A composer who grows as an artist needs to risk doing things he or she isn't any good at in order to keep growing. This is something I grasp more potently as an artist than as a person and I'll be the first to admit it. By now I trust the application of my musical analogy to expositional preaching has explained itself. A person can be great at expositional preaching and still have severe weaknesses as a teacher. You can focus on your strengths without branching out into your weaknesses. I would venture that many a Protestant evangelical pastor is great at the epistles and terrible at the gospels. As many have noted, there can be an unsettling attitude that the gospels are high school and the epistles are graduate school. The actual teaching of our Lord gets dropped in favor of the relative abstraction of the epistles.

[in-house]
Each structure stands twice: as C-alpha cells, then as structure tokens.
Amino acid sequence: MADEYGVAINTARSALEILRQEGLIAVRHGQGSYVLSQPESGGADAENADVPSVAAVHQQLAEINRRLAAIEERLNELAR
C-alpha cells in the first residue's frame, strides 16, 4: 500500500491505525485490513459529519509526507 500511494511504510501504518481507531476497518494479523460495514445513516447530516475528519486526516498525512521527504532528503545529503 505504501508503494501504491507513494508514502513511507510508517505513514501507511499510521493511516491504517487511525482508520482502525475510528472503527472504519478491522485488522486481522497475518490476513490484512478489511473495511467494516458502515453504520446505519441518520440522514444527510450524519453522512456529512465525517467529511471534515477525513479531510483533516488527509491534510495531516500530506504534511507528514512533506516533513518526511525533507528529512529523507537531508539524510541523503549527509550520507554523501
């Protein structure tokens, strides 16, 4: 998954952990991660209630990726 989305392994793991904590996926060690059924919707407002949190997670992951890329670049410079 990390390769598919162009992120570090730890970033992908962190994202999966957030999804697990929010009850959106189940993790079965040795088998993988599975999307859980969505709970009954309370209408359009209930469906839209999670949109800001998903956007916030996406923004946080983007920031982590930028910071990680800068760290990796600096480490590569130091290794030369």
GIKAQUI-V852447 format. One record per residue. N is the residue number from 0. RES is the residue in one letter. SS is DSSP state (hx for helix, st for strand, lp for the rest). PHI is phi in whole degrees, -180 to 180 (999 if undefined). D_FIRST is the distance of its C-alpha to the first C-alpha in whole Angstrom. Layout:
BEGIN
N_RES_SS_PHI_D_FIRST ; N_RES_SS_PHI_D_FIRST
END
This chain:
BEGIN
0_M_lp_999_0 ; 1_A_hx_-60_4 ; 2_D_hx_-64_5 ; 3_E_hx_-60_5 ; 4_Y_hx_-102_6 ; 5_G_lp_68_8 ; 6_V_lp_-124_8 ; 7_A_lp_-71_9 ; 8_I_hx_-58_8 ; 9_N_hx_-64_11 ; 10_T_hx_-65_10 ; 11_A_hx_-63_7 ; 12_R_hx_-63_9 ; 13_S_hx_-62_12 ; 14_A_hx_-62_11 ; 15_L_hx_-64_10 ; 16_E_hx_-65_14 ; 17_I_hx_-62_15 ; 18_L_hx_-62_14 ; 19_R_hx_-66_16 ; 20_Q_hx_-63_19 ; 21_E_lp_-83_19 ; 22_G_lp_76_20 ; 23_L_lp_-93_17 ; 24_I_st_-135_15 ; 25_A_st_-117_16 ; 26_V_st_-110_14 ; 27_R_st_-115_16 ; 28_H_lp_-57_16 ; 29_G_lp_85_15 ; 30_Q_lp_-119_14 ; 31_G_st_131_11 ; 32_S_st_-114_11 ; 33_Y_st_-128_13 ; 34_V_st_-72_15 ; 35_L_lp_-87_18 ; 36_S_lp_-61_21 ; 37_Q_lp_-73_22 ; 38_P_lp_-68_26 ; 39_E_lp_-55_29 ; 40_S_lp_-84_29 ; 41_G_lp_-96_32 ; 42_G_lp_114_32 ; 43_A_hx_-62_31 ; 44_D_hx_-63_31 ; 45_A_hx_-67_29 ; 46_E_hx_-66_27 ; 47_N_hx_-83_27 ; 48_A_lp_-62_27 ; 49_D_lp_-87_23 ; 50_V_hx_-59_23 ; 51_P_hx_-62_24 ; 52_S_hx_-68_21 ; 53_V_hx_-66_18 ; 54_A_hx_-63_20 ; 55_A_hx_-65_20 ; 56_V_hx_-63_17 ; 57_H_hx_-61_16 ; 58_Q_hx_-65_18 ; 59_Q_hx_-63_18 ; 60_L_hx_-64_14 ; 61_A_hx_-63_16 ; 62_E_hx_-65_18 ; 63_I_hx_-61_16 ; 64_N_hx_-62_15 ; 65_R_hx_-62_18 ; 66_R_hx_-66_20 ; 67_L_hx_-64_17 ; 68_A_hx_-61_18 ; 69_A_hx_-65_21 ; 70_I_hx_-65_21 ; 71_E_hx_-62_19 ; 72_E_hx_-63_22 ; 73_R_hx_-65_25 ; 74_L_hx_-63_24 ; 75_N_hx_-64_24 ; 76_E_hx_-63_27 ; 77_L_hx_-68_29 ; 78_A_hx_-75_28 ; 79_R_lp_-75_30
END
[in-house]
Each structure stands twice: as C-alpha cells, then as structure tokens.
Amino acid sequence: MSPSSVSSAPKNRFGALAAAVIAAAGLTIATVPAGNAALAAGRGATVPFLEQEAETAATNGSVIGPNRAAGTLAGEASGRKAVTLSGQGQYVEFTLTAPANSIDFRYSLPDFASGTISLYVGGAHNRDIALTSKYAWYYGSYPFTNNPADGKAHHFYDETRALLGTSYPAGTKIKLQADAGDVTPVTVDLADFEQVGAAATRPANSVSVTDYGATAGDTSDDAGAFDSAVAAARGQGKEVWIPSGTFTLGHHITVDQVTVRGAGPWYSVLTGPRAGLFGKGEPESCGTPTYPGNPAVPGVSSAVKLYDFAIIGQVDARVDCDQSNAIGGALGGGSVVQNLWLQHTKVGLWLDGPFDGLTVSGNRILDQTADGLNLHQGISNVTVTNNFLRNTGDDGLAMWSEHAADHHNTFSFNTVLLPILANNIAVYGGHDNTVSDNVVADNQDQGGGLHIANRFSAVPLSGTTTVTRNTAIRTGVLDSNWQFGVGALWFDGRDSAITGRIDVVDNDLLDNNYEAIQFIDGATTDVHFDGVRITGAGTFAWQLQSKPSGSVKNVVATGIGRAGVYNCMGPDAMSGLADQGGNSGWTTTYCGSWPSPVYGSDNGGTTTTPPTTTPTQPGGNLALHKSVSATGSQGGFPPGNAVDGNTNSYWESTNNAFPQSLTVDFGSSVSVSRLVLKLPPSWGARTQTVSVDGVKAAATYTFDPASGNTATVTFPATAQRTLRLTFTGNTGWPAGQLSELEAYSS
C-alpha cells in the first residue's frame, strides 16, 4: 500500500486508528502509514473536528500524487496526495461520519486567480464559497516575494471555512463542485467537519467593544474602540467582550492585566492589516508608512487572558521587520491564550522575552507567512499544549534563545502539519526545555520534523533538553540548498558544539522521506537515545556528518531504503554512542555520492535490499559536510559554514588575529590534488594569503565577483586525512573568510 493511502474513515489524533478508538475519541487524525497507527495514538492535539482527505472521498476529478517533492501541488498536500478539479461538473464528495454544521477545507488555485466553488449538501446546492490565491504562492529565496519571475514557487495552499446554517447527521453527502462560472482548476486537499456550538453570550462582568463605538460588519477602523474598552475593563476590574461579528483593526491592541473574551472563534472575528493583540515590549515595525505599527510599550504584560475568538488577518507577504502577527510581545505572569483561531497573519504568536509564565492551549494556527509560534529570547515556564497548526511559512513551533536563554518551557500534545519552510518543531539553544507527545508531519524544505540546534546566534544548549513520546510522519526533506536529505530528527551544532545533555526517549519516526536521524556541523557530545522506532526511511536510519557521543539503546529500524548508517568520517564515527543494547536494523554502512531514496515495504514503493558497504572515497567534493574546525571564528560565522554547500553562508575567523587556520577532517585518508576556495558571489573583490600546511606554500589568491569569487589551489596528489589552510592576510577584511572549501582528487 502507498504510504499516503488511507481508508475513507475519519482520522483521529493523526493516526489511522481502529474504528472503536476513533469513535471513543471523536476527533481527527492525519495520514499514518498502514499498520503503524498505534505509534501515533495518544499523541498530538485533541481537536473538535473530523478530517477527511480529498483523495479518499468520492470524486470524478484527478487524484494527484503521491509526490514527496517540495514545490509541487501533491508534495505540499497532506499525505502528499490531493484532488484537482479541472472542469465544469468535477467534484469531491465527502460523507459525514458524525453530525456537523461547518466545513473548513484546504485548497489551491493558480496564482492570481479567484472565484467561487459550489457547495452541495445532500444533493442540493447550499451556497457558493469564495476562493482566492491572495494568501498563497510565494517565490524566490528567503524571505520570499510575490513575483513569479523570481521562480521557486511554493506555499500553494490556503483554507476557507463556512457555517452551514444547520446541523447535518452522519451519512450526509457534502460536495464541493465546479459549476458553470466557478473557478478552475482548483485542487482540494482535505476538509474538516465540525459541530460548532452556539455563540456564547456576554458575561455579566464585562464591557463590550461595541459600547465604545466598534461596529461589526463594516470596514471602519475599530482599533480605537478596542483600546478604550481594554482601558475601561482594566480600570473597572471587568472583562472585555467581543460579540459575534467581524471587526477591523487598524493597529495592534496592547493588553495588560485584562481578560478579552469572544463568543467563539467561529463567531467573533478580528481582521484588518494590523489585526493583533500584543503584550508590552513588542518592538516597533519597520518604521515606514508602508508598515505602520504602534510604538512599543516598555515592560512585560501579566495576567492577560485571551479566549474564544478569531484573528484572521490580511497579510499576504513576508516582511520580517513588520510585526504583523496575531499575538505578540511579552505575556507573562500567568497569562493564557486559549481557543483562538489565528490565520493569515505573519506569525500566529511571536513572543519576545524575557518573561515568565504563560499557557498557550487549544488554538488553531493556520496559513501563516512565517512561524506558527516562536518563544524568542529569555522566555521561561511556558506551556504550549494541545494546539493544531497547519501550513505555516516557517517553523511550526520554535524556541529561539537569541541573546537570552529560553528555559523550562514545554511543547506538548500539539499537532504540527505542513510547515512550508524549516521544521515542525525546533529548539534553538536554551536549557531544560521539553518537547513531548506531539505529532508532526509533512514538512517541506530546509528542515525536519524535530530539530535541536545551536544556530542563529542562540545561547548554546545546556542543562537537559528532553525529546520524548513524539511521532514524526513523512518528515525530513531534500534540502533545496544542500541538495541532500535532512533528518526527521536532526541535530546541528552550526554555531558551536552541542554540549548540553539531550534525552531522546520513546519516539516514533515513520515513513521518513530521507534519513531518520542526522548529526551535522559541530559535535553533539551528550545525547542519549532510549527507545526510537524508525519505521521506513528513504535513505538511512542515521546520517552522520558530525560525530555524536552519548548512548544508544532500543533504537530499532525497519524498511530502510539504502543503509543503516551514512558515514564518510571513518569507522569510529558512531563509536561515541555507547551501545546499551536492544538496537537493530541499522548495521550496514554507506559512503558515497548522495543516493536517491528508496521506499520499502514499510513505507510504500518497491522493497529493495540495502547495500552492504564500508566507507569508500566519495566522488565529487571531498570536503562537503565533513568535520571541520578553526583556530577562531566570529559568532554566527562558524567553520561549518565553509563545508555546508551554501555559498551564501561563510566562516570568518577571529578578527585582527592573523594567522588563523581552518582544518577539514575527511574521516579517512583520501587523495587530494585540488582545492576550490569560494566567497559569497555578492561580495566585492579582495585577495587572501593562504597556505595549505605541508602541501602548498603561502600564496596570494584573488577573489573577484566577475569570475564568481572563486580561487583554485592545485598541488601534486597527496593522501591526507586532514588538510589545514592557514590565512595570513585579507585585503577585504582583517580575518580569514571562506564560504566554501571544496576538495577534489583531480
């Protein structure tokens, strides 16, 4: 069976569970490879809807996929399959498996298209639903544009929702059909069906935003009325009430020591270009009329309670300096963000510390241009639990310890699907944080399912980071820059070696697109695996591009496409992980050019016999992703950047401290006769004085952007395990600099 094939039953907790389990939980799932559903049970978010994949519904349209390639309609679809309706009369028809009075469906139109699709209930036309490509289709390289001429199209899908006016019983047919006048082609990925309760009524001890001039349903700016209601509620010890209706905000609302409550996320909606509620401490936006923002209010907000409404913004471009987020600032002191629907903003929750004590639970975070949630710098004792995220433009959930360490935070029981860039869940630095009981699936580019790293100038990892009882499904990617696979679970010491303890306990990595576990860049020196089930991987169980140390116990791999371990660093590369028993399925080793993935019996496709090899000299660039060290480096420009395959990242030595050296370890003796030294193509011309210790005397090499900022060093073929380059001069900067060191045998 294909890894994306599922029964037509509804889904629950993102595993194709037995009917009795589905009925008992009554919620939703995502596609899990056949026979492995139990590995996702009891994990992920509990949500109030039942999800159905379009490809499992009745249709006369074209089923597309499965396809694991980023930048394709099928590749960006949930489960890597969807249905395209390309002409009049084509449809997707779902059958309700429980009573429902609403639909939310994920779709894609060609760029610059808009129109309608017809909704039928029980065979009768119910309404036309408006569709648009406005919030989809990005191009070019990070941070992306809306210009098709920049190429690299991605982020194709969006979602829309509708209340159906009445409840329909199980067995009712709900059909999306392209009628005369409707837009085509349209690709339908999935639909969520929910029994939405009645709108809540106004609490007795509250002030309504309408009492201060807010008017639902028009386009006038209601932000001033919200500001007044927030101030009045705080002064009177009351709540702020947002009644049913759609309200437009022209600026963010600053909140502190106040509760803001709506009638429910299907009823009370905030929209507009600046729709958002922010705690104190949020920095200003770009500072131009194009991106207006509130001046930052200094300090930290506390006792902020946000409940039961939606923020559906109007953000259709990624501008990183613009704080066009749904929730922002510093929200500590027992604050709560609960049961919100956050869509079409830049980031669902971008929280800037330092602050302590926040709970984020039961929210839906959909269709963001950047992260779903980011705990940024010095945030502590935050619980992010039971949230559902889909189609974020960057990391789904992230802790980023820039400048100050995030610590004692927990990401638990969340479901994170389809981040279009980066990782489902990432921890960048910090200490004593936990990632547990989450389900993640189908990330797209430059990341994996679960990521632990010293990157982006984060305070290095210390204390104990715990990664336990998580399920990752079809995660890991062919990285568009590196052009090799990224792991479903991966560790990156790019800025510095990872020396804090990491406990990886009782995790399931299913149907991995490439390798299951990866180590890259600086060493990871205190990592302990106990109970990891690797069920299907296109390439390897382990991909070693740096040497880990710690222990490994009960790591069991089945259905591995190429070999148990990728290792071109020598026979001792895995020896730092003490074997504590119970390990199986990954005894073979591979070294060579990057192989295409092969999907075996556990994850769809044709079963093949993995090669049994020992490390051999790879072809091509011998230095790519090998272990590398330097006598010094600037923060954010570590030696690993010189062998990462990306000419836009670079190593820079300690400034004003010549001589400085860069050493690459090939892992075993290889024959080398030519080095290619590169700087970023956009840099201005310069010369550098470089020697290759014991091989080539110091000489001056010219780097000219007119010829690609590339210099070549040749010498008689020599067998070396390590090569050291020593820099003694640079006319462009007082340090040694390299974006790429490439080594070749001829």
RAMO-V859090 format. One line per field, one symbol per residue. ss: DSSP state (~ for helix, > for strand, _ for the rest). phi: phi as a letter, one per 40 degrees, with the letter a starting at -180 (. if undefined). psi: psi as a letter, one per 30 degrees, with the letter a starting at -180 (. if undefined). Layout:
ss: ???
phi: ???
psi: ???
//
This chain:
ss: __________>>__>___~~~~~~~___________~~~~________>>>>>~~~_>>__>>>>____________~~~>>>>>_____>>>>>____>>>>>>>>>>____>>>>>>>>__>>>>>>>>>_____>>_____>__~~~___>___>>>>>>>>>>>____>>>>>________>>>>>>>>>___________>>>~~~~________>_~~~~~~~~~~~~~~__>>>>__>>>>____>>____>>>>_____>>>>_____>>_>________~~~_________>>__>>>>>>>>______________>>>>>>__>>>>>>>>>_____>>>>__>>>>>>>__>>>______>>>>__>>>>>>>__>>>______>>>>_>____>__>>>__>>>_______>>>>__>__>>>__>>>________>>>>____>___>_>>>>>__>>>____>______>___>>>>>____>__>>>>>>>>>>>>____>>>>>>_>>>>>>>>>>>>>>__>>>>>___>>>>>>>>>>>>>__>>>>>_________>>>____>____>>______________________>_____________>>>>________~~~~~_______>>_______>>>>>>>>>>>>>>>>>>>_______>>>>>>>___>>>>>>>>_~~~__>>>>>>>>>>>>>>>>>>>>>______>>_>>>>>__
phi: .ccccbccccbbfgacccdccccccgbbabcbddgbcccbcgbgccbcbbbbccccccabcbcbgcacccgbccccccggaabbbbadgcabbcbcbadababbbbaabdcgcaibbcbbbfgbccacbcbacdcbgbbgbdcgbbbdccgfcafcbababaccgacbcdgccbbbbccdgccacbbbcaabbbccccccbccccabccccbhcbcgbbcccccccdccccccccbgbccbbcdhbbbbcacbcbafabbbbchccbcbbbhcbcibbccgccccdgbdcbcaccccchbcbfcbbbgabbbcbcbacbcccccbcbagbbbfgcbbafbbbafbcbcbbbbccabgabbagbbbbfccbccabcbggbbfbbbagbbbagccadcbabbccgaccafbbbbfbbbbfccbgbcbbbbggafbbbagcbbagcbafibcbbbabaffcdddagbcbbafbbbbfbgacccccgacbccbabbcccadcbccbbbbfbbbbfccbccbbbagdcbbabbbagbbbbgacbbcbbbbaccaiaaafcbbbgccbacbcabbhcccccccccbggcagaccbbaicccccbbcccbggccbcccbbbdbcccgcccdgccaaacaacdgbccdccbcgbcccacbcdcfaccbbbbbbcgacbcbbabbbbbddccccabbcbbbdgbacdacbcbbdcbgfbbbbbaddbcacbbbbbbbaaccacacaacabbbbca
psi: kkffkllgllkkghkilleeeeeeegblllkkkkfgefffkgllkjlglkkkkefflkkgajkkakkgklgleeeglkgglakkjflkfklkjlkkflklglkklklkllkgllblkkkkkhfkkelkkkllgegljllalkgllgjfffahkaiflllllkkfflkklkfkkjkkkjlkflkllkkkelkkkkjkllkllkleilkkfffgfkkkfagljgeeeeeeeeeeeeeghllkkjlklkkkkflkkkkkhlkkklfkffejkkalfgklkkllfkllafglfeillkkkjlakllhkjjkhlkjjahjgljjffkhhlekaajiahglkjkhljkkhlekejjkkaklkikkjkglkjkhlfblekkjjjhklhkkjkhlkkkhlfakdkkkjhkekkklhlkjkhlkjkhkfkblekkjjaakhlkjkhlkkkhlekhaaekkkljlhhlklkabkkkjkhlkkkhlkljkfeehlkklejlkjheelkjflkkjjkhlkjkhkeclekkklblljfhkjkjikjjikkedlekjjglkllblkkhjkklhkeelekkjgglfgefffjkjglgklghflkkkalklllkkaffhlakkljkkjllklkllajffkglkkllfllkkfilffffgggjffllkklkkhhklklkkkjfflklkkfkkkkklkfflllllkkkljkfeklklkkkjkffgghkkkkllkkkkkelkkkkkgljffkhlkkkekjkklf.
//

And then there are Samuel and Kings, which I realize are exceptionally hard books to go through. It isn't just spelled out for us that what was done or said was actually right. I have been reflecting on those books a lot lately. They chronicle failure after failure and it seems as though the demarcation between people of God and people under His rebuke are those who reconcile themselves quickly to their complete failure before God. It is strange and unsettling how the legacy of Samuel became one of failure through his sons, who did not walk in his ways. THey became judges and they became worthless fellows like the sons of Eli. Saul, often easy to describe as one who never knew the Lord by Calvinists, had a son who did the things he should have done such as attacking the enemies of Israel and supporting the annointed king (David) after it became apparent the Lord had not given Saul a dynasty. Yet we cannot simply ignore that while the request of Israel for a king was sinful their response to the sins of Samuel's sons may not be wrong. We witness early in Samuel how the priests failed, how the judge failed to pass on a legacy through his sons, how the prophet was upset and even resentful toward the people and struggled to dischrage his role as prophet once he was no longer a judge. Samuel was in some sense also a priest as he was raised in the priestly clan.